Bad habits and substance addiction have been a long companion of humanity throughout history. Due to scientific discoveries, scientists have learned not only the harmful effects of these phenomena but also ways to cure them. One such substance is marijuana, whose adverse effect is officially recognized by the academic community (Miller et al., 2017). The purpose of this work is to present a scenario related to an anti-marijuana campaign and how the theory of biological psychology can make it useful.
Selected Scenario and Foundational Psychological Theory
It is no secret that advertising or campaigns aimed at promoting a healthy lifestyle or stopping the use of harmful substances often causes a sharply adverse reaction from the public. Adolescents and youth are the population group that criticizes such attempts more than anyone else. For example, Michigan’s anti-marijuana campaign was criticized because of the wrong way to deliver a message (Ainsworth, 2020). The psychological approach to creating a competent campaign can change the focus group’s opinion. The author of this work chose biological psychology as a fundamental psychological perspective. According to McLeod (2013), “it is one of the major perspectives in psychology and involves such things as studying the brain, genetics, hormones, and the immune and nervous systems” (para. 37). A more effective anti-marijuana ad campaign can be developed through the paradigm that human biology determines their thoughts and behavior.
The solution to the Problem
Researchers in the field of biological psychology have found that advertising with attention-grabbing features affects the behavior of smokers. Shi et al. (2017) “found that the DAT1 polymorphism modulated smokers’ brain response to the attention-grabbing sensory features in smoking-cessation videos” (p. 7). Their study was conducted using research methods such as genotyping, MRI data acquisition, functional imaging data analysis, predictability analysis, and mediation analysis (Shi et al., 2017). Therefore, it can be argued that by developing a competent anti-marijuana advertising campaign with high attention-grabbing features, it is possible to influence all age groups of smokers to quit their addiction. The author came to this decision in the course of reasoning that the age range of marijuana-addicted people is vast, so sending a message about cessation to them through certain cultural elements may be ineffective. On the other hand, the impact on the brain processes of the human brain is almost always universal. That is why the approach from the perspective of biological psychology is the most optimal.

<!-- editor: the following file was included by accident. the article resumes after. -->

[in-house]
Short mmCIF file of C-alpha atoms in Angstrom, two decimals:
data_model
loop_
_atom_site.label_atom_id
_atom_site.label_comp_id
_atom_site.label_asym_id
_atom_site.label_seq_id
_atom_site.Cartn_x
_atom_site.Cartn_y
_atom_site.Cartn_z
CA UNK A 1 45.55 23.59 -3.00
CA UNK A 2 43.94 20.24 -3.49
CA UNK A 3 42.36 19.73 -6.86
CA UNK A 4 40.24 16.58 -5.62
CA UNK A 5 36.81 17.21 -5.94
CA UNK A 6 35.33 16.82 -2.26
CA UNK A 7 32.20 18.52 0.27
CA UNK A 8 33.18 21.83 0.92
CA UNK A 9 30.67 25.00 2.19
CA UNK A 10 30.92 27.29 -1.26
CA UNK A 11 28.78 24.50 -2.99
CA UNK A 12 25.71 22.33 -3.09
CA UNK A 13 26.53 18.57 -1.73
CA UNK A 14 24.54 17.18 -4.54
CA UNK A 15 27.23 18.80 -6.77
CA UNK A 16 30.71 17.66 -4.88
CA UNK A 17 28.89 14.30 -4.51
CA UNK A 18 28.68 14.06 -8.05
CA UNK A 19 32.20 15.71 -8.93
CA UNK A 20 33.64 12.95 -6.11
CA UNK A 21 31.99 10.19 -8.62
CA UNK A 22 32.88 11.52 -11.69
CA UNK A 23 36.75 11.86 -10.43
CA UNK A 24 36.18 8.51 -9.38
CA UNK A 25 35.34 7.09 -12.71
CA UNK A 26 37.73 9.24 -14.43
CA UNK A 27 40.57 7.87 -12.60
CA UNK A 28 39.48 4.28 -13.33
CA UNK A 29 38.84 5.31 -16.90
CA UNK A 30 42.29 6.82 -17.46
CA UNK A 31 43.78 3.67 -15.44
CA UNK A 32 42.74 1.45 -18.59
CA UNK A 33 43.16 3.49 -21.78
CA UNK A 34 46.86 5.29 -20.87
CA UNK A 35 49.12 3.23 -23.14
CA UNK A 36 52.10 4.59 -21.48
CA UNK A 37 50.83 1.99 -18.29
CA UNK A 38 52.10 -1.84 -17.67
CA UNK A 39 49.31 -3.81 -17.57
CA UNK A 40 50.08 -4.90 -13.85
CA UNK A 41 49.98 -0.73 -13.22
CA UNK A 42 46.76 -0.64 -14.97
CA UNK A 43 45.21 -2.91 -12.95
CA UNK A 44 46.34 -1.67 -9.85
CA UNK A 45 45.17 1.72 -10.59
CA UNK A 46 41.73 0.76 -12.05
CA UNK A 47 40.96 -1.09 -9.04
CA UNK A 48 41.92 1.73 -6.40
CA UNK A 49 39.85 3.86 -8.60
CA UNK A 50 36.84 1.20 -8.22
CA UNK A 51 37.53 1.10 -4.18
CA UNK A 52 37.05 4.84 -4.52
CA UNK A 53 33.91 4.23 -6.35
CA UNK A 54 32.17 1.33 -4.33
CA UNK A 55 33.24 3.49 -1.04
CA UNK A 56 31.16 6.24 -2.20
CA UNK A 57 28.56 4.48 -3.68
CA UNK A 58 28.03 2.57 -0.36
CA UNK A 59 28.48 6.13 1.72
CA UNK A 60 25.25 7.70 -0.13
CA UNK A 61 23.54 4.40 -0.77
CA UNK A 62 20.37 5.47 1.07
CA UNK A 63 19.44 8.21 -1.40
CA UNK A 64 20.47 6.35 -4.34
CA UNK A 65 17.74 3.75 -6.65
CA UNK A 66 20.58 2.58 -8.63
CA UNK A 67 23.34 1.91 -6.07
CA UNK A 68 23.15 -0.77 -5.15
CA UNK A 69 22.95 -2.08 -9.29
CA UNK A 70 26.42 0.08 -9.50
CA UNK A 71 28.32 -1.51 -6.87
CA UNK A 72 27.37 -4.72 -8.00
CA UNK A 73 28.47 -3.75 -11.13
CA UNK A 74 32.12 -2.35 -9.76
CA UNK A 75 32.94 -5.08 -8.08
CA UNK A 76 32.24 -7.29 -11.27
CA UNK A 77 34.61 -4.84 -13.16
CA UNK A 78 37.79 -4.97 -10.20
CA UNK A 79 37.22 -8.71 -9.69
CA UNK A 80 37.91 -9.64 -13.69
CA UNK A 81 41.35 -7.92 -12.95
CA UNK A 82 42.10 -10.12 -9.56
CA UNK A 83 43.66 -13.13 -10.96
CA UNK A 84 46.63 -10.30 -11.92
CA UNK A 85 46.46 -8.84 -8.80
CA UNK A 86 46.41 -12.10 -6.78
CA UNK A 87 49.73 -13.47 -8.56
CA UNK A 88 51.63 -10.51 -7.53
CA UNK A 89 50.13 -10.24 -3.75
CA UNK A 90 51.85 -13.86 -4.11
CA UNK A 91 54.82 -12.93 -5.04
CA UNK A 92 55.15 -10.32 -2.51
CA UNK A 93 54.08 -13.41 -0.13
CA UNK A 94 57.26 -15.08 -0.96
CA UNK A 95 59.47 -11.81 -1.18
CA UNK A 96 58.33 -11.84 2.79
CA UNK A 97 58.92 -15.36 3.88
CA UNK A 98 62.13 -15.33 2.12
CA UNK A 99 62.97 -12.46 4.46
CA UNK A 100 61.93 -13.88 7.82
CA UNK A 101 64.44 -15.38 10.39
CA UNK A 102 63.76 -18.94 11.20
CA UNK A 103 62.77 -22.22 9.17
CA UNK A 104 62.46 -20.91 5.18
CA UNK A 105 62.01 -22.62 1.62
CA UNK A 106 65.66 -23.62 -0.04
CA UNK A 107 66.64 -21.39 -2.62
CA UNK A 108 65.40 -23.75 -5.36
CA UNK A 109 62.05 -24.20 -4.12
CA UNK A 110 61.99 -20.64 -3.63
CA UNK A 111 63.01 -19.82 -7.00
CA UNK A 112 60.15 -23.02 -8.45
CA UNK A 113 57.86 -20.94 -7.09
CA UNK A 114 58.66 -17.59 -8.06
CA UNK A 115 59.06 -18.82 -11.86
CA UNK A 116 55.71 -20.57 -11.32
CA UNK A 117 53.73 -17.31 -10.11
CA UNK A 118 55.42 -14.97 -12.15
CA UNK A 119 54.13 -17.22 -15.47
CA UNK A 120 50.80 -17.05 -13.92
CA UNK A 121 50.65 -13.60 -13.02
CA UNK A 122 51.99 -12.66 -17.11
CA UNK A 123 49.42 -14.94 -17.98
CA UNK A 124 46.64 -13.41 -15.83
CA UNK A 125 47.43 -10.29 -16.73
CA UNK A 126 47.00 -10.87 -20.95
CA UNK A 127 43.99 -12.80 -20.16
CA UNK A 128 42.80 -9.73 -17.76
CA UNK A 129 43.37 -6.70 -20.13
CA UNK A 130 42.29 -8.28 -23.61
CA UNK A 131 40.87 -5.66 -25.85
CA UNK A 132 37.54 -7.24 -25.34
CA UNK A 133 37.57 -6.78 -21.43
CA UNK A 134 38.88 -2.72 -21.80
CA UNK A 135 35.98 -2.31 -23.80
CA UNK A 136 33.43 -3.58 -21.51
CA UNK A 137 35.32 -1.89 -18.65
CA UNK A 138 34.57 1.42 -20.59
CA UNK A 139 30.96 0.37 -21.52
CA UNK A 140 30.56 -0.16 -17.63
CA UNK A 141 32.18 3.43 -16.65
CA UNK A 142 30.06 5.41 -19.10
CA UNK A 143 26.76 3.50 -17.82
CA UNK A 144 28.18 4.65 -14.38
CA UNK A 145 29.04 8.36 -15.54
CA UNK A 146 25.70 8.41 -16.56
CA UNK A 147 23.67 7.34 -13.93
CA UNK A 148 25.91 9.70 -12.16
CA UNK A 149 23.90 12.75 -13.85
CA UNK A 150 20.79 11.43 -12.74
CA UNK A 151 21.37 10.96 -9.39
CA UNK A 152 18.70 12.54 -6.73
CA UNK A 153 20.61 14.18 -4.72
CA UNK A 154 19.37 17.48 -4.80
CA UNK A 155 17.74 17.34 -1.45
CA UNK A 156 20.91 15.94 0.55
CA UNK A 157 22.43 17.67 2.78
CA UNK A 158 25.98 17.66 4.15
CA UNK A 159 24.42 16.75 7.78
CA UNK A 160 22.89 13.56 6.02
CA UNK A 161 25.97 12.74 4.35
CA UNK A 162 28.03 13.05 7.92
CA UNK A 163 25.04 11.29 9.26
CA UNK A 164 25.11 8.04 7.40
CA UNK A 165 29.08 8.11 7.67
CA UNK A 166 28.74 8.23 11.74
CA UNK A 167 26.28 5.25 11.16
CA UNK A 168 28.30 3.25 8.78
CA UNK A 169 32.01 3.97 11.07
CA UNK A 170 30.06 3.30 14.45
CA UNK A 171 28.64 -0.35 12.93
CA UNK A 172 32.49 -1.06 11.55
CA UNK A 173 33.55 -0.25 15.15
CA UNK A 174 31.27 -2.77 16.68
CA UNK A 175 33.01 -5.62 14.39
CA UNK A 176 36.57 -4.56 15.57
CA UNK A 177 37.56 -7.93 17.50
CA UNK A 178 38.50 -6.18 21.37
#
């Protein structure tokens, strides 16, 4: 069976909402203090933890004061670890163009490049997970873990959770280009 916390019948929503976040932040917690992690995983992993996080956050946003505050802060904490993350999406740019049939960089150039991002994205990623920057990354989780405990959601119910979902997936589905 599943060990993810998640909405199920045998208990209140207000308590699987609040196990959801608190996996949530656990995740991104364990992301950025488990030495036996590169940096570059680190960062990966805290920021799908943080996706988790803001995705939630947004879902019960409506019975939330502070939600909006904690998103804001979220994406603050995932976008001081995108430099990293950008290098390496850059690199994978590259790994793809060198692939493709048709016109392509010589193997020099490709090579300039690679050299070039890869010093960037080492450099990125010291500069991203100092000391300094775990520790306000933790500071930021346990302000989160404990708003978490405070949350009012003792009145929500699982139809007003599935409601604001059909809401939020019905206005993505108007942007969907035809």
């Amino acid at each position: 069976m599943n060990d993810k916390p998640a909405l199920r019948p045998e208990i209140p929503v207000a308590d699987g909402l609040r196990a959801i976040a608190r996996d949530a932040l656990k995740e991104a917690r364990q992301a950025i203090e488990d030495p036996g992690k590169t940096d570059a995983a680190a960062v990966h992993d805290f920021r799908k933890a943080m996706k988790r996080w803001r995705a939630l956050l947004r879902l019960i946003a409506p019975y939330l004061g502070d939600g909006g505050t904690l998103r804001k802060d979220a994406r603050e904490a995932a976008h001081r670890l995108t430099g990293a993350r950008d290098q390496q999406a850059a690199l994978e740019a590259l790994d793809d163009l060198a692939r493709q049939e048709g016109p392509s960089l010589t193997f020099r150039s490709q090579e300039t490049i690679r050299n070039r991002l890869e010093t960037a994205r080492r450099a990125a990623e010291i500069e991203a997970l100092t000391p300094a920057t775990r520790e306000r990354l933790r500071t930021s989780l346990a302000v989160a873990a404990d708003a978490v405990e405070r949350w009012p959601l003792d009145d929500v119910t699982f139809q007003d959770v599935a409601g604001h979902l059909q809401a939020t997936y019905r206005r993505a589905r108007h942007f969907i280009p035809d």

Possible Impact on Mental Health and Well-Being
Changes in brain activity caused by the visual impact of a long and aggressive anti-marijuana campaign can lead to an increased number of people who quit. Following cases of marijuana smoking cessation will lead to fewer cases of the development of psychosis and schizophrenia, especially among a population of twelve to seventeen years old (“Top 10 marijuana legalization issues,” n.d.). The campaign can also affect the social environment by reducing the influence of drug cartels and black markets and securing significant sums of money on social services (“Top 10 marijuana legalization issues,” n.d.). The number of cases of imprisonment for possession of marijuana will also be reduced.
This paper explores how biological psychology can solve an anti-marijuana campaign’s existing problems and even improve its impact. The author of this work described the issue within the framework of the scenario, the chosen foundational psychological theory, and presented an explanation of its application. Methods used in the mentioned scientific sources and possible consequences for the mental health and well-being of affected populations were also noted.
Ainsworth, A. (2020). ‘I’m you in 10 years’: Michigan anti-marijuana campaign draws criticism. ClickOnDetroit. Web.
McLeod, S. (2013). Psychology perspectives. Web.
Miller, N. S., Oberbarnscheidt, T., & Gold, M. S. (2017). Marijuana addictive disorders: DSM-5 substance-related disorders. Journal of Addiction Research & Therapy, 11(2), 1-8.
Shi, Z., Wang, A. L., Aronowitz, C. A., Romer, D., & Langleben, D. D. (2017). Individual differences in the processing of smoking-cessation video messages: An imaging genetics study. Biological Psychology, 128, 1-8.
Top 10 marijuana legalization issues. (n.d.). Web.